The mission didn’t look at all like I thought it would. It is a big, solid and clean structure that greeted me on the inside with a wide inviting hallway who’s floor is painted yellow. The PGM is a miracle. They get no federal funding, yet feed, shower and give beds to over 600 people a night. More than just temporary comfort, they also provide a life changing Bible program to those that want to try to get back on their feet.

When I had walked in, I had no idea of anything, no thought on what my future might be, and any wild thoughts of being ‘rescued’ from my situation had long ago faded. I merely existed. I stopped at the security kiosk and asked where to go. The guard could tell I was new and offered up a sack lunch and told me to sit on a bench near by. The food was the best I had had in months, as the food at Read was nasty government surplus swill. Soon, a kind grey-haired old man called my name and waved me onto his tiny office. His name was Wendle Davis and within 5 minutes got me to smile for the first time in weeks. he explained that I could do like 90% of the men there and live on the edge, or I could join the Bible program and sleep in a separate, safer area upstairs, all I had to do was sign a 30-day agreement.

Now, every decision I had made in my life so far was wrong, so I wasn’t in any hurry to go down any road too fast. I thanked Wendle and told him I’d read the paperwork and think about it. It took me an hour of reading and pondering on that bench, I was way too tired to walk anywhere, and finally decided to sign up. I had nothing left to loose.

The next few days where kind of a blur. They gave me clothing, a bag of toiletries and a top bunk up in dorm 3026. When I think of 3026, I think of the inside of a submarine with 60 guys and a skosh more room. It measures about 60×50 foot, it’s hot and stuffy and well, there are a lot of sounds and smells that guys make while snoring and out the other end. Oddly enough, you get used to the smells after a week, but I’ll never get used to the sounds.

Rules, there are lots of rules, and they are needed. You are dealing with a bunch of guys that did it their way so much that most have lost everything, so we need structure.

Location: Pacific Garden Mission
Writer:  Zac Lowing

Soapin the Streets

He’s out there on the corner soapin the streets at Foster and Walcott, the bodega owner’s son, or nephew, or cousin or whatever. If he’s even related to the owner. Maybe he is the owner. He looks too young to own his own corner store though, I don’t know. In any case he’s out there washing away the winter, the remnants of leaves and gravel and coagulated exhaust, broken glass, and shards of bud light cans and cig butts. Swept away on the first day of the year that smells like spring, the sidewalk perimeter lathered and brushed coarse, as shiny as dull concrete.

It’s astonishing how this city changes from the cold months to the warm. Chicago Depression: it’s a regional-seasonal-emotional condition, and it’s a pandemic. Seems like the winter eliminates 30% of the public space here. The sidewalks are trenches (when shoveled), or lunar surfaces (when the owner is a dick). The streets become an obstacle course of dibs and snow mounds, and the parks don’t really exist because you can’t actually go there. Urbs in Horto? Just fuck you. The aforementioned horto is covered in 26 inches of snow that’s been here since November, concealing a Noah’s Ark of dog shit. But I haven’t noticed that the parks don’t exist because I haven’t left my house for non-essential business since Thanksgiving.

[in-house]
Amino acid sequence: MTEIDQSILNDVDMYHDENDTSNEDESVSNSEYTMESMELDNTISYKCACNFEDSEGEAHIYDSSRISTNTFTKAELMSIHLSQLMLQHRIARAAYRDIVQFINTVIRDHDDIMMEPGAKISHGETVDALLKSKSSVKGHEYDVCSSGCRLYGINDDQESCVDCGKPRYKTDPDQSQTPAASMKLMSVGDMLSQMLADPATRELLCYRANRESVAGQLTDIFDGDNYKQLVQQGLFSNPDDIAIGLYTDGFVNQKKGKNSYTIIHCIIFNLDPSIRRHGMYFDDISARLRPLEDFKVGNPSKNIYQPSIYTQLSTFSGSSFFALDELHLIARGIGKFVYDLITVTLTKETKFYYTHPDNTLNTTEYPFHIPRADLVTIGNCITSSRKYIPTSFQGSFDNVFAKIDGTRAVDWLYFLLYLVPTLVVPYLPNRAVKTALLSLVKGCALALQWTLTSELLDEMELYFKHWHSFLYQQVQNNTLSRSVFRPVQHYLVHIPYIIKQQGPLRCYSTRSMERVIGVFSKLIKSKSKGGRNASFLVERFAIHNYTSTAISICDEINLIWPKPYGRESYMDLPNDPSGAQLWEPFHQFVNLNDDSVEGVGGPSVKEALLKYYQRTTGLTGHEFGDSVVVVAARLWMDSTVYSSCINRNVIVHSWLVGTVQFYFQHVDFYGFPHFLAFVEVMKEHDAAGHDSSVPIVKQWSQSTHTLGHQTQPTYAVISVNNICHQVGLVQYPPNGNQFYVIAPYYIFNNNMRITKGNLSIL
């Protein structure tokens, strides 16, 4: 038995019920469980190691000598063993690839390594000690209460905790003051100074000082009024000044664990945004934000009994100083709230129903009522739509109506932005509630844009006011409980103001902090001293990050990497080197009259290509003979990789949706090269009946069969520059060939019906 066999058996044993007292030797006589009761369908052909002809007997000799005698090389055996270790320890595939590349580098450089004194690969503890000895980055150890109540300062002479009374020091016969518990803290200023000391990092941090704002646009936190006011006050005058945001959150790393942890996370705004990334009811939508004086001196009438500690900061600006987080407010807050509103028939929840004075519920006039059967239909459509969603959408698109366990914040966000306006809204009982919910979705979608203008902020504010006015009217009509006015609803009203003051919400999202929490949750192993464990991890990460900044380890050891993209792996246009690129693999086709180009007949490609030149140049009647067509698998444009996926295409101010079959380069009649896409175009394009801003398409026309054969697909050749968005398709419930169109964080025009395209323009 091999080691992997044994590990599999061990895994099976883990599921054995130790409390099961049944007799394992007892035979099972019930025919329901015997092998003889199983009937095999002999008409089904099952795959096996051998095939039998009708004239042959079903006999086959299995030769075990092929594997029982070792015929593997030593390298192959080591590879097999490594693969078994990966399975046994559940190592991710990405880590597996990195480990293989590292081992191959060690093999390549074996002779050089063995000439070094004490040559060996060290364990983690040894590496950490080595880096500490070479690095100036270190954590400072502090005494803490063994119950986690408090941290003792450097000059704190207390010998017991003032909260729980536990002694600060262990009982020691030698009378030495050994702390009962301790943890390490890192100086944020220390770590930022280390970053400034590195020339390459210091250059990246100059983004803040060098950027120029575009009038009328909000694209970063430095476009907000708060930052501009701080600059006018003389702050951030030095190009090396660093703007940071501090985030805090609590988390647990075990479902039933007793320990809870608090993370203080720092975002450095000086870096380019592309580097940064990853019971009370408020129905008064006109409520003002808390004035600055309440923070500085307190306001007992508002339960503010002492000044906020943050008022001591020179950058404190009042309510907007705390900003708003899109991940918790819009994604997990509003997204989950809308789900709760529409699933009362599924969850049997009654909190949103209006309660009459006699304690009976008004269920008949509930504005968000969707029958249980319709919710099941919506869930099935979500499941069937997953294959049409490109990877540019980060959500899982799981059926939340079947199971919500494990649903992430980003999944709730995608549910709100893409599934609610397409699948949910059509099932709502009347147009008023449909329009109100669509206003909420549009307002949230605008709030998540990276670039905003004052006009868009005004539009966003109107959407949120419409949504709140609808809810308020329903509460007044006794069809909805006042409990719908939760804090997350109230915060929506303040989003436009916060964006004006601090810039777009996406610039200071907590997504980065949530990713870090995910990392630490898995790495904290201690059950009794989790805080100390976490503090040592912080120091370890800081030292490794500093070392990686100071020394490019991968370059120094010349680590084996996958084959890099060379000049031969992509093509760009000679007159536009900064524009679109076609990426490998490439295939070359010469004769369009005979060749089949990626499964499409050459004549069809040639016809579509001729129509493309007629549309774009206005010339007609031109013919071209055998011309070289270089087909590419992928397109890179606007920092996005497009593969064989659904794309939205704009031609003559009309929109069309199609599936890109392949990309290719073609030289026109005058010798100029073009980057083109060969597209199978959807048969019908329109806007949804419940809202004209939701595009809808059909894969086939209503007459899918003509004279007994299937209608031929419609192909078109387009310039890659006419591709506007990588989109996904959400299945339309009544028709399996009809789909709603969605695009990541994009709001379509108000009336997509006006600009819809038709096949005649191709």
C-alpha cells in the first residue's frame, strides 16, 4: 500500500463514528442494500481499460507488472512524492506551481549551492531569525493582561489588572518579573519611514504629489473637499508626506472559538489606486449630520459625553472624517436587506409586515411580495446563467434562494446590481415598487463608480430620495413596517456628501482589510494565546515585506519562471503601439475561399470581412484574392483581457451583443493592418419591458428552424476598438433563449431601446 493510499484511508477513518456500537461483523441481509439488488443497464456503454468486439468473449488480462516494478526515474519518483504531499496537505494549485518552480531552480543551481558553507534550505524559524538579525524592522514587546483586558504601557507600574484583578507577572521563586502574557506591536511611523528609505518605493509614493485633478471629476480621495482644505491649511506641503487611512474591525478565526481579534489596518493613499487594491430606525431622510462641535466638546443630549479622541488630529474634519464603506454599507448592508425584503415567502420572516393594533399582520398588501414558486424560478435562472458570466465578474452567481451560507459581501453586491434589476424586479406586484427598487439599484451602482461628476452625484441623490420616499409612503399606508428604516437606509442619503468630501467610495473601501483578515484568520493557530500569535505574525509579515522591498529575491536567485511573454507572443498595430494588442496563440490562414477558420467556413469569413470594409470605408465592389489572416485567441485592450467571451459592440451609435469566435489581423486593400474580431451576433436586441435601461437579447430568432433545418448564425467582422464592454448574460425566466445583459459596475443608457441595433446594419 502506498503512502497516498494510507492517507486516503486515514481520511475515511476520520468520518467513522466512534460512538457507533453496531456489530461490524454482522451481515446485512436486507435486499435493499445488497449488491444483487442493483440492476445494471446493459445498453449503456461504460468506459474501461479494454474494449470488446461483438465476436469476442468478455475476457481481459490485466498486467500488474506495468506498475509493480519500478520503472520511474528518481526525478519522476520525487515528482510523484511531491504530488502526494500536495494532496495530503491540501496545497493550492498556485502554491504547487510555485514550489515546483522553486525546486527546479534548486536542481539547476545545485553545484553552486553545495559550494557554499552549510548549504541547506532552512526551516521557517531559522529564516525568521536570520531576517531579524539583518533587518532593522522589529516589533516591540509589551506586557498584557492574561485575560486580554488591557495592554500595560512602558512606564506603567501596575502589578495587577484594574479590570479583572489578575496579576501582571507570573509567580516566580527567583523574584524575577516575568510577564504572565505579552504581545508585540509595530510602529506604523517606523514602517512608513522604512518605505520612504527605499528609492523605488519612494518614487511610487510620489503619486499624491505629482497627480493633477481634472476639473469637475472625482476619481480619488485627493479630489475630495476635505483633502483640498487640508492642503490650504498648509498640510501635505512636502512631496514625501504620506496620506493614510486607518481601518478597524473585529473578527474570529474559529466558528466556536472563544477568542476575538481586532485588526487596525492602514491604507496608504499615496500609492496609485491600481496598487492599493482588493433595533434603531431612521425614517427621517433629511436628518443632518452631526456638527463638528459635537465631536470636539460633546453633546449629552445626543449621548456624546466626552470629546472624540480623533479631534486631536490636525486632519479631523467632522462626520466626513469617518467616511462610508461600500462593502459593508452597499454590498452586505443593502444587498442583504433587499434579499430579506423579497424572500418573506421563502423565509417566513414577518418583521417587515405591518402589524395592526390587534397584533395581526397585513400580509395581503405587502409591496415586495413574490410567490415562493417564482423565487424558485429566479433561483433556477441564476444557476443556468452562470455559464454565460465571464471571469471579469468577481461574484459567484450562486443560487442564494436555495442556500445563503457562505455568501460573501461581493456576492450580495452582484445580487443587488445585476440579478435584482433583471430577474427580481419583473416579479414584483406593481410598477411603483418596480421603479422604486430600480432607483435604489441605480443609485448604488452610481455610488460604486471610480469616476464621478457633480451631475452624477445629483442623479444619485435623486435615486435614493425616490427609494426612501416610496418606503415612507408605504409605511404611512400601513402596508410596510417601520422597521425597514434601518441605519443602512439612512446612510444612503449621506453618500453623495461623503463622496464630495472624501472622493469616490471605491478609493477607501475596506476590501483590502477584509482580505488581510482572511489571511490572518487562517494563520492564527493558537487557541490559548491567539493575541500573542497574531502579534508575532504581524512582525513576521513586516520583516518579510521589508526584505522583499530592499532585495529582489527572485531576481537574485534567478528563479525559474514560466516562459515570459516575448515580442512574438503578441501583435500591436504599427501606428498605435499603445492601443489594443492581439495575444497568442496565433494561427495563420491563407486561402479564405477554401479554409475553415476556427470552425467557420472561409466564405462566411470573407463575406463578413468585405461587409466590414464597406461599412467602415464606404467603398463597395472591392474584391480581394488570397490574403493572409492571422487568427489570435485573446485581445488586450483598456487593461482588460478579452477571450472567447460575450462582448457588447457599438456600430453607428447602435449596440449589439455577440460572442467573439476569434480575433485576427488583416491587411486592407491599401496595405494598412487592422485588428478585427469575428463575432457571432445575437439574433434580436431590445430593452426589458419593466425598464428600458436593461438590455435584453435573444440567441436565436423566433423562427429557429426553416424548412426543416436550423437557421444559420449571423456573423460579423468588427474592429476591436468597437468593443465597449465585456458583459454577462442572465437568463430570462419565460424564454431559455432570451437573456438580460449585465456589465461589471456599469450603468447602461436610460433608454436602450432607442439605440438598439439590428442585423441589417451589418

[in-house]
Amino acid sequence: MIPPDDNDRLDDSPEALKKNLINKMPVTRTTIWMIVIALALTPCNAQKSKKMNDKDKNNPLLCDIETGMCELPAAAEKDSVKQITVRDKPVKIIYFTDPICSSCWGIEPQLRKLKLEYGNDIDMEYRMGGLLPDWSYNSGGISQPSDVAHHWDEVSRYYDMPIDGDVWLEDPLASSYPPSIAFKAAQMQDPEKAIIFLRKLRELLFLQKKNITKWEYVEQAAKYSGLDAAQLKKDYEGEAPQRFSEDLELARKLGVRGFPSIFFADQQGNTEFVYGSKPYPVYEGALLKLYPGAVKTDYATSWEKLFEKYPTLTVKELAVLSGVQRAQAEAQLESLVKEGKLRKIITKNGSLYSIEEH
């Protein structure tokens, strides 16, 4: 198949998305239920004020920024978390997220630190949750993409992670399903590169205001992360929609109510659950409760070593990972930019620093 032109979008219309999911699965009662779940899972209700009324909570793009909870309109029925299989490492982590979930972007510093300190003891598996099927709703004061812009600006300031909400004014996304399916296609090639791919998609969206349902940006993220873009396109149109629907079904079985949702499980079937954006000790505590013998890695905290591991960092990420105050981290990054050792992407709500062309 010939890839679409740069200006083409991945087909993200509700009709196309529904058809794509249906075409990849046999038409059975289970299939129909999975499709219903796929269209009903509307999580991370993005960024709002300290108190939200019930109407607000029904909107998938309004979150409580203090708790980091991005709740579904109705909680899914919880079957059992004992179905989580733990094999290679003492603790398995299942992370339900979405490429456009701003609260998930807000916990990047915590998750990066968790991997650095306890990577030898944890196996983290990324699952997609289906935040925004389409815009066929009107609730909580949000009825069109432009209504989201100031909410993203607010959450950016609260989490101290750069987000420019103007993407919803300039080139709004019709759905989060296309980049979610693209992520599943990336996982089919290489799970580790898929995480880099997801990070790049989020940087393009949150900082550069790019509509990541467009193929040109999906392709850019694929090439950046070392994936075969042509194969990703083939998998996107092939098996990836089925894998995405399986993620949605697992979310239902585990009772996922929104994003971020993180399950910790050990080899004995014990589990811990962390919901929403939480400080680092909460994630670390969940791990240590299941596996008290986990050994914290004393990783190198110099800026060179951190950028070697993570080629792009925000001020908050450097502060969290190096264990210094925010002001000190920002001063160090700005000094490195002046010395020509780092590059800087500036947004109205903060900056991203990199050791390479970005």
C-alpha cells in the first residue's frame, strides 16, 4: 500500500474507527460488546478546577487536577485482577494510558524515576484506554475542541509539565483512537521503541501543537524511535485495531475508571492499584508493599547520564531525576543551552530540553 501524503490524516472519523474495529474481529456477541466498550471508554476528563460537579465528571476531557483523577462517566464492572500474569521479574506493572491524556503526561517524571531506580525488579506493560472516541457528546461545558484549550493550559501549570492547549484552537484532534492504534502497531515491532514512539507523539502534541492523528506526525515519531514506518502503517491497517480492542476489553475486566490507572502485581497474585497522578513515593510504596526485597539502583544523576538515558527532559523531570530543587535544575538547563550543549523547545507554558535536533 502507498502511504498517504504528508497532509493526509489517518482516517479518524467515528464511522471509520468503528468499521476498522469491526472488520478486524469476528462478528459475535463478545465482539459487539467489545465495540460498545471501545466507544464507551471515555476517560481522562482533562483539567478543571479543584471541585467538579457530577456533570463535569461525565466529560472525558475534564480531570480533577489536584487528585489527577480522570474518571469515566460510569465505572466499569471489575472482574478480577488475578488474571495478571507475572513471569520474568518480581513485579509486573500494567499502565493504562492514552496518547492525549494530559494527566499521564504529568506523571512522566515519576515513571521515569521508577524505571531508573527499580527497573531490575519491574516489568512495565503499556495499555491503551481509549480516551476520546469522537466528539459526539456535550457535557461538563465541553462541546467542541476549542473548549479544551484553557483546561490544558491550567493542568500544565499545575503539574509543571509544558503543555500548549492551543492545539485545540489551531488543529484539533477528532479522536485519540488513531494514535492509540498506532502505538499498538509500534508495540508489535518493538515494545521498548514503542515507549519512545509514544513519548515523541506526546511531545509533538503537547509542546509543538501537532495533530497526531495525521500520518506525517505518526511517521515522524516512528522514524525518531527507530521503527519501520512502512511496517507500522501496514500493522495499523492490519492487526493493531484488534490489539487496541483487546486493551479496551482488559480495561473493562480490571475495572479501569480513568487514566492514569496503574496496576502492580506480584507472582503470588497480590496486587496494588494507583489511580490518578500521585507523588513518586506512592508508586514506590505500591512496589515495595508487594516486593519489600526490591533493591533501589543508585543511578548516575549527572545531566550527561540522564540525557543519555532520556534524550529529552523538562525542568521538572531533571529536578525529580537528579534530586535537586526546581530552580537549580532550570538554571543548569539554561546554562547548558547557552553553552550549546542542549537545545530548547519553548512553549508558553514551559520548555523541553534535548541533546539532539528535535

Then one day, you walk outside and your coat is a little too heavy, your hat unnecessary, your scarf just an accessory. You’re waiting for the bus and your hair is actually hot. The streets don’t have that snow barrier. People are lying on blankets in the park. Things are vibrant. The music in your headphones sounds just a little better today than last week. Maybe things aren’t so bad after all.

That day is today. It’s the first warm day in Chicago.

Writer: Kevin Borgia
Location: Foster & Walcott

Too Much Light Makes the Baby Go Blind

We leaned against the theater building
as if we were waiting in line for tickets, but
the show got out over an hour ago and

I’m still waiting for you to take me to dinner. So
I un-roll the program and re-read the same
actors statement.

We are under a broken streetlight, but down
the corner to my right is another couple waltzing
in a lit pool.
My red 034 lips part and I click my heel even faster.

And your tie is blowing in the air and you are still
whistling at an empty street
trying to hail a taxi, but you are not from this
wind blown town and I’m just watching you

inhale even harder. But now, the couple is tripping
over their laughter and I am growing jealous of
their Brunello laced evening.

And I think they too missed the show.


Writer: Sonja Lynn Mata
Location: The Neo-Futurists

Opening Day

I never knew my grandfather. But I honor his memory where Clark meets Addison, in the shadow of Wrigley’s rotund red marquee. There in the 1950s, every Opening Day, he would sneak my young father into Cubs games through a conveyer belt that rolled fresh beer from the street to the ballpark. With the flair of an Irish-born Chicago cop, he’d flash his badge at the gate for entry, strut to the beer room, and reclaim his son while slaking his thirst. After the game, the ushers would enlist young fans to choose a row and upturn every green wooden seat from one end of the park to the other. For his troubles, each boy would receive a free ticket to the next day’s game. My dad performed this daily duty all summer long, year after year, securing him free season tickets for a decade. It was a different time. You could do that then.

Writer: Matt Herlihy
Location: The Friendly Confines